The investigators compared 287 enrolled African American smokers who did not return for randomization, to the 500 who returned and were randomized to participate in a clinical trial for smoking cessation in African Americans. Analyses were conducted to identify variables associated with not returning for randomization. Univariate comparisons found the nonrandomized group to be significantly different from those randomized. Logistic regression showed younger age, less readiness to quit, having been proactively recruited, lacking a regular source of health care, believing that they will be smoking in 6 months, less church attendance, and a lower literacy level to be jointly related with not returning for randomization. In conclusion, African American participants who did not return for randomization into a clinical trial were different from those who did. Better understanding of these factors may allow researchers to target recruitment efforts resulting in enhanced accrual in clinical trials and increased efficiency. Ahluwalia, J.S., Richter, K.P., Mayo, M.S., Ahluwalia, H.K., Choi, W.S., Schmelzle, K.H. and Resnicow, K. African American Smokers Interested In and Eligible for a Smoking Cessation Clinical Trial: Predictors for Not Returning for Randomization. Annals of Epidemiology, 12, pp. 206-212, 2002.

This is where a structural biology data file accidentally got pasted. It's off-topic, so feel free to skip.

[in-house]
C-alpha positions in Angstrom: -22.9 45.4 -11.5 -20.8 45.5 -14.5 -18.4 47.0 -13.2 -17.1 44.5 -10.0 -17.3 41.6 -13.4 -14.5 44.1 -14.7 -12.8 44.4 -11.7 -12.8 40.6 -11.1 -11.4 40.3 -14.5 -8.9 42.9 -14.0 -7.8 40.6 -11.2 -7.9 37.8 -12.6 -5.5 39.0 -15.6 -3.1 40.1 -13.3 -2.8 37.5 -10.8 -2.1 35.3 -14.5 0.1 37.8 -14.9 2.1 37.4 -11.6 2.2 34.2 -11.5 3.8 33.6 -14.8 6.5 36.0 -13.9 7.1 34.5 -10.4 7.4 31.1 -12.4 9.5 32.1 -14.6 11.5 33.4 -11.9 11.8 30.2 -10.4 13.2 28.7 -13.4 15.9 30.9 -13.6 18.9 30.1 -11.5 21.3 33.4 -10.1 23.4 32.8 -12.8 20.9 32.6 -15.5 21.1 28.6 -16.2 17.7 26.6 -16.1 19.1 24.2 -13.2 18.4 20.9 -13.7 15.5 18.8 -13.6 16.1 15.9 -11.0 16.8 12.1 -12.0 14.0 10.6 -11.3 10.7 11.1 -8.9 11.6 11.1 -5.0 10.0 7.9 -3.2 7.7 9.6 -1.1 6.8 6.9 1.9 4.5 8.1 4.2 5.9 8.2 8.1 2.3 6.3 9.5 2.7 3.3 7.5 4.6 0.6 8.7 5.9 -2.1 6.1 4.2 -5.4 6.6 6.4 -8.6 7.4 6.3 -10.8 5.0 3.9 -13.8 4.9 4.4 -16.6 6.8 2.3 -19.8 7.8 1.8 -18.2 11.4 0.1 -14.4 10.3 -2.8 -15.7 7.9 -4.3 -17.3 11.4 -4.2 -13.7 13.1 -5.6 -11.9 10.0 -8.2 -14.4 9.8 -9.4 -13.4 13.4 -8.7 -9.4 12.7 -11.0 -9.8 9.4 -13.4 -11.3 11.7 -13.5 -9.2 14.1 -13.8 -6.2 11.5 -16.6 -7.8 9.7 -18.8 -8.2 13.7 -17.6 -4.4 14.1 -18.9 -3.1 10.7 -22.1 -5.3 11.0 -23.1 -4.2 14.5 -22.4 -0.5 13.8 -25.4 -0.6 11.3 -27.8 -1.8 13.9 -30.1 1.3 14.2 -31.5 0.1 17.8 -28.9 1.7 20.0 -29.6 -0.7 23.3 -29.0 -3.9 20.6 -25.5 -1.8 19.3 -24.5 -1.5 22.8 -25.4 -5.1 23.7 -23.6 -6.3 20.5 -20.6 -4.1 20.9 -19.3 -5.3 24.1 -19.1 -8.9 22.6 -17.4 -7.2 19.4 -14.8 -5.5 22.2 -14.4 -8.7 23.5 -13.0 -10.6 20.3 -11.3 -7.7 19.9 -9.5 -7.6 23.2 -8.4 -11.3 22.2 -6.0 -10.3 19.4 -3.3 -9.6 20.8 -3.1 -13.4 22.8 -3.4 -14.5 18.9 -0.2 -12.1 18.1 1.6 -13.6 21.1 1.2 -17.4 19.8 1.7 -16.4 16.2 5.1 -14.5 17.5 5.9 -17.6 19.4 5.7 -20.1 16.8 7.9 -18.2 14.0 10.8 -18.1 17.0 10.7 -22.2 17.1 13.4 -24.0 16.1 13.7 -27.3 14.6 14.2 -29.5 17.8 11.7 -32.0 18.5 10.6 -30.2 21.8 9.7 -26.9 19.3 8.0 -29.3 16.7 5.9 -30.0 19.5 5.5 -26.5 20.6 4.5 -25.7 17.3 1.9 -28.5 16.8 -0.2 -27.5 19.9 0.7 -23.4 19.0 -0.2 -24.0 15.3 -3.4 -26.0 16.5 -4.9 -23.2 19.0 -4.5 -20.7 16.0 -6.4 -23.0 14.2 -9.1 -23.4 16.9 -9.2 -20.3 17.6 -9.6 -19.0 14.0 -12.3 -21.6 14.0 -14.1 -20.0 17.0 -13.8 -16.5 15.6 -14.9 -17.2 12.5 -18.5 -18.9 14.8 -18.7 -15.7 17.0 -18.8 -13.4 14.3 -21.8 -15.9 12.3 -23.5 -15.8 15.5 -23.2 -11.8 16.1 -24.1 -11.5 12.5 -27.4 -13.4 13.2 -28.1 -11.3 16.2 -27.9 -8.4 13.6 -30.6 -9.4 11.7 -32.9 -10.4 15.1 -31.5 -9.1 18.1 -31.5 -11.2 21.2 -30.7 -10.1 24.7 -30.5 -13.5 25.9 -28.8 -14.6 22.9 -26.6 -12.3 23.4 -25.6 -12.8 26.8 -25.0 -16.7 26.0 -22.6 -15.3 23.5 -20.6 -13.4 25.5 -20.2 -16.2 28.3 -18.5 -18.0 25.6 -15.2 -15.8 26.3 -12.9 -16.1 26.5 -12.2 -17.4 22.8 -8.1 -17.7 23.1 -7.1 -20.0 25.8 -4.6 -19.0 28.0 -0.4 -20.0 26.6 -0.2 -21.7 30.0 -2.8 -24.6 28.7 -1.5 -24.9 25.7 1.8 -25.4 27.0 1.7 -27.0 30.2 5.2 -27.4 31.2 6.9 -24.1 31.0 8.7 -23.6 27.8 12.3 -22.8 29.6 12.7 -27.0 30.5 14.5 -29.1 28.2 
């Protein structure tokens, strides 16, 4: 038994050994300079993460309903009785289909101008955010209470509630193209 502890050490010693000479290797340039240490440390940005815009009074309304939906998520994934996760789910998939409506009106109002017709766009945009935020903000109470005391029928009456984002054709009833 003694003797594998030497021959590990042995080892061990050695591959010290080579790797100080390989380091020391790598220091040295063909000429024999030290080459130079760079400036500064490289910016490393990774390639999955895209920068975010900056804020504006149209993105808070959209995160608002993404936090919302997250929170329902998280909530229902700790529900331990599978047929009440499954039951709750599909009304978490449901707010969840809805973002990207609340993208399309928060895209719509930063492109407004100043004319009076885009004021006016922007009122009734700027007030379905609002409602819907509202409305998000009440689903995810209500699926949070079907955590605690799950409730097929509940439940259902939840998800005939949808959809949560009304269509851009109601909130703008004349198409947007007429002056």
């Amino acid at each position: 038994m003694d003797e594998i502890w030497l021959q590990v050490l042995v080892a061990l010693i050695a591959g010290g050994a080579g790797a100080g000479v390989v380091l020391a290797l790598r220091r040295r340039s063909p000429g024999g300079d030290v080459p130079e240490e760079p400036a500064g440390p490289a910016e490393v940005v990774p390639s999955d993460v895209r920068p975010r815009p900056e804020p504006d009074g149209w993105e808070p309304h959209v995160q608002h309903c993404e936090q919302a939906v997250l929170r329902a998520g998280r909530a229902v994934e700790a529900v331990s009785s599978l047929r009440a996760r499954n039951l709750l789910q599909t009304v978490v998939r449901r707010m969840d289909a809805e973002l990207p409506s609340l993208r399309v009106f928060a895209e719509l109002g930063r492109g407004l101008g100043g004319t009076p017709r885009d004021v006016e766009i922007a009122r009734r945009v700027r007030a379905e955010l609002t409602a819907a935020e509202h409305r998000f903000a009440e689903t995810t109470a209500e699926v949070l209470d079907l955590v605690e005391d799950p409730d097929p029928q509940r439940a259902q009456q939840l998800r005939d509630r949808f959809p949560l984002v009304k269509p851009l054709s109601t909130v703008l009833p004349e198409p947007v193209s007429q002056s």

Smoking Reduction Practices Among African American Smokers
A survey was conducted of 484 African American smokers classified as occasional, light, moderate, and heavy smokers to examine sociodemography, smoking characteristics, and eight smoking reduction strategies, including intentional limiting of smoking, smoking less than half of a cigarette, setting a daily limit for smoking, changing cigarette brand, reducing number of cigarettes, smoking only on some days, switching to a lighter tar cigarette, and not inhaling deeply. Compared to moderate and heavy smokers, occasional and light smokers were more likely to have engaged in most of these strategies. Smokers who used >/= 4 strategies on average smoked 11 cigarettes per day (cpd), compared to 14 cpd and 18 cpd for those who used 1 to 3 strategies and no strategies respectively (p <.0001). After analyses controlled for age, gender, and education, the number of smoking reduction strategies utilized was a significant predictor of smoking 10 or fewer cigarettes per day. This study provides evidence that African American smokers who engaged in multiple smoking reduction strategies smoked fewer cigarettes per day. Smokers not interested in quitting but willing to reduce their smoking should be encouraged to utilize a variety of smoking reduction strategies. Okuyemi, K.S., Richter, K.P., Ahluwalia, J.S., Mosier, M.C., Nazir, N. and Resnicow, K. Smoking Reduction Practices Among African American Smokers. Nicotine and Tobacco Research, 4 Suppl 2:S167-S173, 2002.